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  • Gid hanasheh


    alt=Rembrandt - Jacob Wrestling with the Angel - Google Art Project.jpgGid Hanasheh (), often translated as "displaced tendon," is the term for sciatic nerve in Judaism. It may not be eaten by Jews according to Halacha (Jewish Law). The laws regarding the prohibition of gid hanasheh are found in Tractate Chullin, chapter 7.

  • Slump test


  • Nerve injury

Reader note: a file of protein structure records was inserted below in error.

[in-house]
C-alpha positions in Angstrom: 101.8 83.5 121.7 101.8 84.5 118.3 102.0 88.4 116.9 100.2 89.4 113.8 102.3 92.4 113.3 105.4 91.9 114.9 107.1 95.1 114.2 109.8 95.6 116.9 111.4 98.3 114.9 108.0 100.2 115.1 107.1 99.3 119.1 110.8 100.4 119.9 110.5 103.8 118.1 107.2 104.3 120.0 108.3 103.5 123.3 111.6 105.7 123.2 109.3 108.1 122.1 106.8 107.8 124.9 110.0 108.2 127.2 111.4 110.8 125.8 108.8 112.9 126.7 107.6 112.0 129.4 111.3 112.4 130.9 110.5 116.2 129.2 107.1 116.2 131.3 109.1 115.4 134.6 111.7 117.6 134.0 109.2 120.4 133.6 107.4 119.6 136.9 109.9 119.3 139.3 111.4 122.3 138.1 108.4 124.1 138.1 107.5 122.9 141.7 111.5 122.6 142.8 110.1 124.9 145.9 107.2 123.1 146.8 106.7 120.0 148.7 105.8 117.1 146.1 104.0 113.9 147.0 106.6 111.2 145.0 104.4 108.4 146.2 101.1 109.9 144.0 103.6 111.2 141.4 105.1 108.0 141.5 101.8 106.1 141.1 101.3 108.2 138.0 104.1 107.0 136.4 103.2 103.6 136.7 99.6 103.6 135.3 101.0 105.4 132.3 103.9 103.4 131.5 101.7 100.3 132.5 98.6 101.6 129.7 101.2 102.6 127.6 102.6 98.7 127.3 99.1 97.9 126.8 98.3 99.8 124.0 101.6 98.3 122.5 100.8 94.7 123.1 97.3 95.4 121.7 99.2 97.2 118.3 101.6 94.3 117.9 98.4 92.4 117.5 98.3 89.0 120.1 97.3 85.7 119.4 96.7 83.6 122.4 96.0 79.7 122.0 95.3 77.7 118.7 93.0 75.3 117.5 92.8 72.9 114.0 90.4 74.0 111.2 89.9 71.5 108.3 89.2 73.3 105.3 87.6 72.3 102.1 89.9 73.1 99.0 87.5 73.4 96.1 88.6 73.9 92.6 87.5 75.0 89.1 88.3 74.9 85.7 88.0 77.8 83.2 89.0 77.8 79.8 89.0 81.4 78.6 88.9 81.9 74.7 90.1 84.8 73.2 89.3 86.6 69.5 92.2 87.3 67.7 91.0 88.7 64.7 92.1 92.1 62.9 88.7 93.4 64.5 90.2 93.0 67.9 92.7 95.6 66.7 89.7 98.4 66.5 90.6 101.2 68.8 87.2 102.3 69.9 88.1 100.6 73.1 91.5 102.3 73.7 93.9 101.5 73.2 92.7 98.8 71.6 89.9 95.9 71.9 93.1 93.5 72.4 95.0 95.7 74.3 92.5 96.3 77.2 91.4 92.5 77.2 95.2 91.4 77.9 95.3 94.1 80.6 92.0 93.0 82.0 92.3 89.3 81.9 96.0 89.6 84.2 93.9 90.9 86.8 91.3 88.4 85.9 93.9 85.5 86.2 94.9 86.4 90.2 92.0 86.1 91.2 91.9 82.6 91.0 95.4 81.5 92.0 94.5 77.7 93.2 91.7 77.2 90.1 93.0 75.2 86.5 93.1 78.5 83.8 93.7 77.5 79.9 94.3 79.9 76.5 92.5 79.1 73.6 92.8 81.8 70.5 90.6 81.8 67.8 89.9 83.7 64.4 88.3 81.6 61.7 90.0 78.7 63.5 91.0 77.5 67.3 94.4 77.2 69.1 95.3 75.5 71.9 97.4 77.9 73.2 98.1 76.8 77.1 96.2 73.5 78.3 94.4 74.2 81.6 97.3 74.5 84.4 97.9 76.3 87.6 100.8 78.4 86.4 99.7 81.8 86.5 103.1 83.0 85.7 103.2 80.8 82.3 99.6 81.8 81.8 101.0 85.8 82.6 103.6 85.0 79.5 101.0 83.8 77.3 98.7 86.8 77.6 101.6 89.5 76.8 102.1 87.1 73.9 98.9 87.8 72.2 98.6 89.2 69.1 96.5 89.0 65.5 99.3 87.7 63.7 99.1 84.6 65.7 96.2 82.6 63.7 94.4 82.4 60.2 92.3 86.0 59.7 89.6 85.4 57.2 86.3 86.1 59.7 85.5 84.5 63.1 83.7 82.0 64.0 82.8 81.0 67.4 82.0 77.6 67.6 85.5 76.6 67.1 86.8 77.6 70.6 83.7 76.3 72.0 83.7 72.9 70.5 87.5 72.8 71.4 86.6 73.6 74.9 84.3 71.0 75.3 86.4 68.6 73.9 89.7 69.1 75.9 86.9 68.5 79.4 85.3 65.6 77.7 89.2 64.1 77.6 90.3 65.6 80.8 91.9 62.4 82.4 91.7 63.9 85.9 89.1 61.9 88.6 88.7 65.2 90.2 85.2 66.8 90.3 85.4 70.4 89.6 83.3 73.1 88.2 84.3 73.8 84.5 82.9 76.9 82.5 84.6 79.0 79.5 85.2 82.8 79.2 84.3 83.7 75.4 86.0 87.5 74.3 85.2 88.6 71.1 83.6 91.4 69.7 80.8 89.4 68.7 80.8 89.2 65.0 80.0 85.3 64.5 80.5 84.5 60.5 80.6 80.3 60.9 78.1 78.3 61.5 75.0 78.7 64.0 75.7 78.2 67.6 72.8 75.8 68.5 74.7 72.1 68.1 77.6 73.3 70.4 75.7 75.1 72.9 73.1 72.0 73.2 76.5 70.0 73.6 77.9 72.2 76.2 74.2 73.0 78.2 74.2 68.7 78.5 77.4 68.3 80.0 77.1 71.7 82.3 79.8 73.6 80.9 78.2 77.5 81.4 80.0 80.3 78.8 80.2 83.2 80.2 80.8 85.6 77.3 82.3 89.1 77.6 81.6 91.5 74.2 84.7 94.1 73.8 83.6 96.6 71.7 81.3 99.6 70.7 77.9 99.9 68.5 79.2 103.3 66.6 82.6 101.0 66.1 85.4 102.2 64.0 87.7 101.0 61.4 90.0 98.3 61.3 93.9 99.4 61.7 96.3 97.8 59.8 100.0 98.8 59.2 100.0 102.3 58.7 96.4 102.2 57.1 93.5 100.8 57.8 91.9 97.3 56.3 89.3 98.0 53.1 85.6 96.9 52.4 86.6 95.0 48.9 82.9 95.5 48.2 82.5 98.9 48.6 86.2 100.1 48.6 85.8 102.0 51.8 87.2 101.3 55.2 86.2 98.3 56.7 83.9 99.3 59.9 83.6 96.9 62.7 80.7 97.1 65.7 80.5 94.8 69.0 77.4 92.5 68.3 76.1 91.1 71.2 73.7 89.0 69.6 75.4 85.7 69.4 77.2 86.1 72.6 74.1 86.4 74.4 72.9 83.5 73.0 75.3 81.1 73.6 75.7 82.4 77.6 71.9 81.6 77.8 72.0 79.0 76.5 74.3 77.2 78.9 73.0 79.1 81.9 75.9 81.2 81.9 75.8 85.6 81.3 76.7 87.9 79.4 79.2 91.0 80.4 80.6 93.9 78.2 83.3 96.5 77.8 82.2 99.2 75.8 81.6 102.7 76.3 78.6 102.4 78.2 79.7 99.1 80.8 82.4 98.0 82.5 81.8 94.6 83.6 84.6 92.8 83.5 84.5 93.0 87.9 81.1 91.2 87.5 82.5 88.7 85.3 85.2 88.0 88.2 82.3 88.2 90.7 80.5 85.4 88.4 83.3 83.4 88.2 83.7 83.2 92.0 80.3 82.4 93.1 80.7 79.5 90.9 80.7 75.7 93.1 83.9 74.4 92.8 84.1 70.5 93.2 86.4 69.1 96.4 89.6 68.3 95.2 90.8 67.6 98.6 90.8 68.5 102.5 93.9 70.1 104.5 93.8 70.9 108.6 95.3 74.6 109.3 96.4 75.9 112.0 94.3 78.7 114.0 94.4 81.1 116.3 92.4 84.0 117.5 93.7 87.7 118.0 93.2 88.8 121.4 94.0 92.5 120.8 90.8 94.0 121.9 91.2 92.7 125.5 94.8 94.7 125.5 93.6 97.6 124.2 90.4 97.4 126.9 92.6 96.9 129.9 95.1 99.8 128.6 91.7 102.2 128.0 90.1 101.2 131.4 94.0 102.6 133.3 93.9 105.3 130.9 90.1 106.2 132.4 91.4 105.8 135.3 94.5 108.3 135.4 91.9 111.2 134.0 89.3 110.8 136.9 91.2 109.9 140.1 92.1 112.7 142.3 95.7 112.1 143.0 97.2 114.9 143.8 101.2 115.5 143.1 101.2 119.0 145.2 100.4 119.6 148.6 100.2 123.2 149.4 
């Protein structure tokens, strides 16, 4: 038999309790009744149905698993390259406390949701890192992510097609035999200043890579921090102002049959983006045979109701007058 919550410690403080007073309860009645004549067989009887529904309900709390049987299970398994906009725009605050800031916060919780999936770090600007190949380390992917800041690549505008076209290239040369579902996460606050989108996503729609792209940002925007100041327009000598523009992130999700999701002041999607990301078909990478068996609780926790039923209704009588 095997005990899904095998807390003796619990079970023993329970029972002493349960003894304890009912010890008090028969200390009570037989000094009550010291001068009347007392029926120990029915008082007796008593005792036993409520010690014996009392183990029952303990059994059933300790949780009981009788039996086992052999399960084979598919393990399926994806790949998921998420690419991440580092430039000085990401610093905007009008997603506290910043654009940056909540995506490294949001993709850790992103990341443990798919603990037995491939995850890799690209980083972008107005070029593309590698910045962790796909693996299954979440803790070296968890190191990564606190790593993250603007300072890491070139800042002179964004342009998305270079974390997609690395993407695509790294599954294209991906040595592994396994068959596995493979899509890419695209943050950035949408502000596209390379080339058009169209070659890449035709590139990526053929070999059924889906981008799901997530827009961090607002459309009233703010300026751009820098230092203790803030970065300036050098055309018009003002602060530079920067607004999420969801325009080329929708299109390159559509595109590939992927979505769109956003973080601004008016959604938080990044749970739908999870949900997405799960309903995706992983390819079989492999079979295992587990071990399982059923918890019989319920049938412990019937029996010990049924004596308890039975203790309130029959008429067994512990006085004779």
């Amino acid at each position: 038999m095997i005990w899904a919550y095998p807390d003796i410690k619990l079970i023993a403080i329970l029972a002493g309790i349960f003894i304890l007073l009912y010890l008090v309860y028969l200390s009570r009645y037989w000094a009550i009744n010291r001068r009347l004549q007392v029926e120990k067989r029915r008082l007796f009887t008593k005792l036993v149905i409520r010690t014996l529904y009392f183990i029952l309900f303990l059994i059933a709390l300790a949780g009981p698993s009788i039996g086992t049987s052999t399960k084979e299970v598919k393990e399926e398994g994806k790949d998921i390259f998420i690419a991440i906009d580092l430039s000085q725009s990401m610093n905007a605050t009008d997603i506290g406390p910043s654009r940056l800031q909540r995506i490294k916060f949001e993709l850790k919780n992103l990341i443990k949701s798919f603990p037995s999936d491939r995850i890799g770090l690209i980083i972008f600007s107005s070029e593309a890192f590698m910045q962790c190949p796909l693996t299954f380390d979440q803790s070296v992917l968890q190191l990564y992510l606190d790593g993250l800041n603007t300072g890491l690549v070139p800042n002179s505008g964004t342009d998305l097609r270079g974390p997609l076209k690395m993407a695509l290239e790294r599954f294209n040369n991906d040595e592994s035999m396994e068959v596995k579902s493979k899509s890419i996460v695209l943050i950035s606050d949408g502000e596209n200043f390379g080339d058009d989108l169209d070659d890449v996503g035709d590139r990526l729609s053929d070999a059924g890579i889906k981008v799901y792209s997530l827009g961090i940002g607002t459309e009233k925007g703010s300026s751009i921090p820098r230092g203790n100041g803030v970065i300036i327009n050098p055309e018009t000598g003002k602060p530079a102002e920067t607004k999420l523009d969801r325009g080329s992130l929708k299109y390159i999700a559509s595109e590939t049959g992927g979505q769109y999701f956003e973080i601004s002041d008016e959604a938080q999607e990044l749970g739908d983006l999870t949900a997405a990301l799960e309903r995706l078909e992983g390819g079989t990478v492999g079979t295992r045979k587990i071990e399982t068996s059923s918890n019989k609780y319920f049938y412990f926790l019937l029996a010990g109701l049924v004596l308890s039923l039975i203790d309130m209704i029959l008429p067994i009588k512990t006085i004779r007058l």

Nerve injury is injury to nervous tissue. There is no single classification system that can describe all the many variations of nerve injury. In 1941, Seddon introduced a classification of nerve injuries based on three main types of nerve fiber injury and whether there is continuity of the nerve. Usually, however, (peripheral) nerve injury is classified in five stages, based on the extent of damage to both the nerve and the surrounding connective tissue, since supporting glial cells may be involved. Unlike in the central nervous system, neuroregeneration in the peripheral nervous system is possible. The processes that occur in peripheral regeneration can be divided into the following major events: Wallerian degeneration, axon regeneration/growth, and nerve reinnervation. The events that occur in peripheral regeneration occur with respect to the axis of the nerve injury. The proximal stump refers to the end of the injured neuron that is still attached to the neuron cell body; it is the part that regenerates.

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